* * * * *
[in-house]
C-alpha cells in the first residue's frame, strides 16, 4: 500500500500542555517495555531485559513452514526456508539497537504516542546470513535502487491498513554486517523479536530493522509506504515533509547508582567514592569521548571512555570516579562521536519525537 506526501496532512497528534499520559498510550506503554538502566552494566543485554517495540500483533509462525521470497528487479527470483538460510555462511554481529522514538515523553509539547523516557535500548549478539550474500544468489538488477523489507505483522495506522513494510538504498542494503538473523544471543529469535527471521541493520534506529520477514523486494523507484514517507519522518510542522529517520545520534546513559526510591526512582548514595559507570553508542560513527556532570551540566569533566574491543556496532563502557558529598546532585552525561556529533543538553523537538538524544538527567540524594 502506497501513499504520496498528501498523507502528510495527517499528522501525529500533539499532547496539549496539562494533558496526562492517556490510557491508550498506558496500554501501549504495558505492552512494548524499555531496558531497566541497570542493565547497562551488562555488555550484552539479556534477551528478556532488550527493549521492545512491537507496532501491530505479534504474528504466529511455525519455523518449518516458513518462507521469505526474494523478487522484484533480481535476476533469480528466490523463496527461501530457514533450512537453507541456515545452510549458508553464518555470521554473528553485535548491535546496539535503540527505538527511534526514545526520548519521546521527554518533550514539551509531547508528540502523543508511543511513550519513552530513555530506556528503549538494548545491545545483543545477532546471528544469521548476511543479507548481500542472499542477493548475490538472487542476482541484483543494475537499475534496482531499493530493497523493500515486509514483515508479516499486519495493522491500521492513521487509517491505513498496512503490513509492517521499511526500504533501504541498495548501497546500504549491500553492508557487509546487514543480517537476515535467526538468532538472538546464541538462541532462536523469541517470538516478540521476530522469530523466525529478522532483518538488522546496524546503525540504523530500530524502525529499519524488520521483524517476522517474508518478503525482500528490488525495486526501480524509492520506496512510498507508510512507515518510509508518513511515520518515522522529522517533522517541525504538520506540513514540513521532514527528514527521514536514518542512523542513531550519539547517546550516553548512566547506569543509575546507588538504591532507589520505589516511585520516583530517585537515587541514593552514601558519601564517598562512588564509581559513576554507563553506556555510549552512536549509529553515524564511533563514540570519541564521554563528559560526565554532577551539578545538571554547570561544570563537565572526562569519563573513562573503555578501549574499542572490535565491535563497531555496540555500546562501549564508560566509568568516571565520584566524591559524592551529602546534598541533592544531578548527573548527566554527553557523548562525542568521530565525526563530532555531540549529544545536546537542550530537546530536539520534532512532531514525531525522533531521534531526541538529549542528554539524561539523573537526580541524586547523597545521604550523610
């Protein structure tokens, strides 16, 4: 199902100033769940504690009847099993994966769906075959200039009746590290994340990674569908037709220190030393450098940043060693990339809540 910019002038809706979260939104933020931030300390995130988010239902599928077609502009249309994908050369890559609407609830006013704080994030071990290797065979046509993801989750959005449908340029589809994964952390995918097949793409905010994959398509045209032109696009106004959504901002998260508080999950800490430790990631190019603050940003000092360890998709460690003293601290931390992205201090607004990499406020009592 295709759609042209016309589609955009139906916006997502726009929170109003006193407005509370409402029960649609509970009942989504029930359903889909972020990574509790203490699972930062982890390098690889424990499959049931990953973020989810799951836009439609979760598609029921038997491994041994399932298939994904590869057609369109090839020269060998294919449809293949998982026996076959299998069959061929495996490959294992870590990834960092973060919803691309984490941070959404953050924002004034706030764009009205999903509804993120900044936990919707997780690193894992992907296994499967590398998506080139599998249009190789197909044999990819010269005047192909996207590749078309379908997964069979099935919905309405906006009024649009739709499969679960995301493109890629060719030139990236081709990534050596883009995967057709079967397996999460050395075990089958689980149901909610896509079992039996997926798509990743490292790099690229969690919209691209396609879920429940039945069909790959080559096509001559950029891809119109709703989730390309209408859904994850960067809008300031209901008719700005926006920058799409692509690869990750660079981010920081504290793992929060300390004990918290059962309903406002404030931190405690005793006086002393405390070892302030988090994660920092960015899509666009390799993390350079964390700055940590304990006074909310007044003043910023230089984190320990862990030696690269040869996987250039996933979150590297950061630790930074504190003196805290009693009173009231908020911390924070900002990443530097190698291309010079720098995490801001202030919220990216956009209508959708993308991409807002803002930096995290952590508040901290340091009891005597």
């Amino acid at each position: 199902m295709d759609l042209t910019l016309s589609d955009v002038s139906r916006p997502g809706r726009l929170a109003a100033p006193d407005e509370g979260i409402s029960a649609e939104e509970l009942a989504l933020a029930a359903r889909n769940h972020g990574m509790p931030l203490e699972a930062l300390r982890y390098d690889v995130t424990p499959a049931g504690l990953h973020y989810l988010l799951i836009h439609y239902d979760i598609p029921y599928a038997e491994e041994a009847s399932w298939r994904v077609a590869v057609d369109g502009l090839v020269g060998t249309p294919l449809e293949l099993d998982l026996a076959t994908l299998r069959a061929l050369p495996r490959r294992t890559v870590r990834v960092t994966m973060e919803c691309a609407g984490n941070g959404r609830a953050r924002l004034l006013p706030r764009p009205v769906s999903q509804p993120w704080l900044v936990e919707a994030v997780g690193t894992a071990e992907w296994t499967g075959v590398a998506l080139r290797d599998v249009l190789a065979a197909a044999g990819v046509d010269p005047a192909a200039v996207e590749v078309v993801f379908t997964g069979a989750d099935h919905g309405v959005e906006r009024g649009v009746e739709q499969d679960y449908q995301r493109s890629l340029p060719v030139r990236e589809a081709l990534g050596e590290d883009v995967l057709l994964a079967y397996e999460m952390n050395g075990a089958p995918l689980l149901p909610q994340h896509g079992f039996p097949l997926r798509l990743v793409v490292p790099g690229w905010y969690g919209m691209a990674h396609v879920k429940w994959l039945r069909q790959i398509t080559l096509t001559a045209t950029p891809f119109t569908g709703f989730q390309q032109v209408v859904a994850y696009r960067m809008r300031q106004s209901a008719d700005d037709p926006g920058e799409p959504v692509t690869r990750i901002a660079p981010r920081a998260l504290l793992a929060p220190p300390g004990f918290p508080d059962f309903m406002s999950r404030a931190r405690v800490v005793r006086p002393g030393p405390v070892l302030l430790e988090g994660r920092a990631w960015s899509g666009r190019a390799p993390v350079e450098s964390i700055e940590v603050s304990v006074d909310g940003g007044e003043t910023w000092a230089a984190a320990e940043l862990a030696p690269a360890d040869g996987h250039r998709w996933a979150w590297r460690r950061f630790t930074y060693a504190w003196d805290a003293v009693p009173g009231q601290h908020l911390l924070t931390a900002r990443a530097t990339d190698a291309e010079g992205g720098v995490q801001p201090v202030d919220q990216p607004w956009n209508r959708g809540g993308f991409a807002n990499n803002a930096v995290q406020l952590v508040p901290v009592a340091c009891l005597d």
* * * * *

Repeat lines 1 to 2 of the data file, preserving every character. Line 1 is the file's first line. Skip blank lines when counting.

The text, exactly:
[in-house]
C-alpha cells in the first residue's frame, strides 16, 4: 500500500500542555517495555531485559513452514526456508539497537504516542546470513535502487491498513554486517523479536530493522509506504515533509547508582567514592569521548571512555570516579562521536519525537 506526501496532512497528534499520559498510550506503554538502566552494566543485554517495540500483533509462525521470497528487479527470483538460510555462511554481529522514538515523553509539547523516557535500548549478539550474500544468489538488477523489507505483522495506522513494510538504498542494503538473523544471543529469535527471521541493520534506529520477514523486494523507484514517507519522518510542522529517520545520534546513559526510591526512582548514595559507570553508542560513527556532570551540566569533566574491543556496532563502557558529598546532585552525561556529533543538553523537538538524544538527567540524594 502506497501513499504520496498528501498523507502528510495527517499528522501525529500533539499532547496539549496539562494533558496526562492517556490510557491508550498506558496500554501501549504495558505492552512494548524499555531496558531497566541497570542493565547497562551488562555488555550484552539479556534477551528478556532488550527493549521492545512491537507496532501491530505479534504474528504466529511455525519455523518449518516458513518462507521469505526474494523478487522484484533480481535476476533469480528466490523463496527461501530457514533450512537453507541456515545452510549458508553464518555470521554473528553485535548491535546496539535503540527505538527511534526514545526520548519521546521527554518533550514539551509531547508528540502523543508511543511513550519513552530513555530506556528503549538494548545491545545483543545477532546471528544469521548476511543479507548481500542472499542477493548475490538472487542476482541484483543494475537499475534496482531499493530493497523493500515486509514483515508479516499486519495493522491500521492513521487509517491505513498496512503490513509492517521499511526500504533501504541498495548501497546500504549491500553492508557487509546487514543480517537476515535467526538468532538472538546464541538462541532462536523469541517470538516478540521476530522469530523466525529478522532483518538488522546496524546503525540504523530500530524502525529499519524488520521483524517476522517474508518478503525482500528490488525495486526501480524509492520506496512510498507508510512507515518510509508518513511515520518515522522529522517533522517541525504538520506540513514540513521532514527528514527521514536514518542512523542513531550519539547517546550516553548512566547506569543509575546507588538504591532507589520505589516511585520516583530517585537515587541514593552514601558519601564517598562512588564509581559513576554507563553506556555510549552512536549509529553515524564511533563514540570519541564521554563528559560526565554532577551539578545538571554547570561544570563537565572526562569519563573513562573503555578501549574499542572490535565491535563497531555496540555500546562501549564508560566509568568516571565520584566524591559524592551529602546534598541533592544531578548527573548527566554527553557523548562525542568521530565525526563530532555531540549529544545536546537542550530537546530536539520534532512532531514525531525522533531521534531526541538529549542528554539524561539523573537526580541524586547523597545521604550523610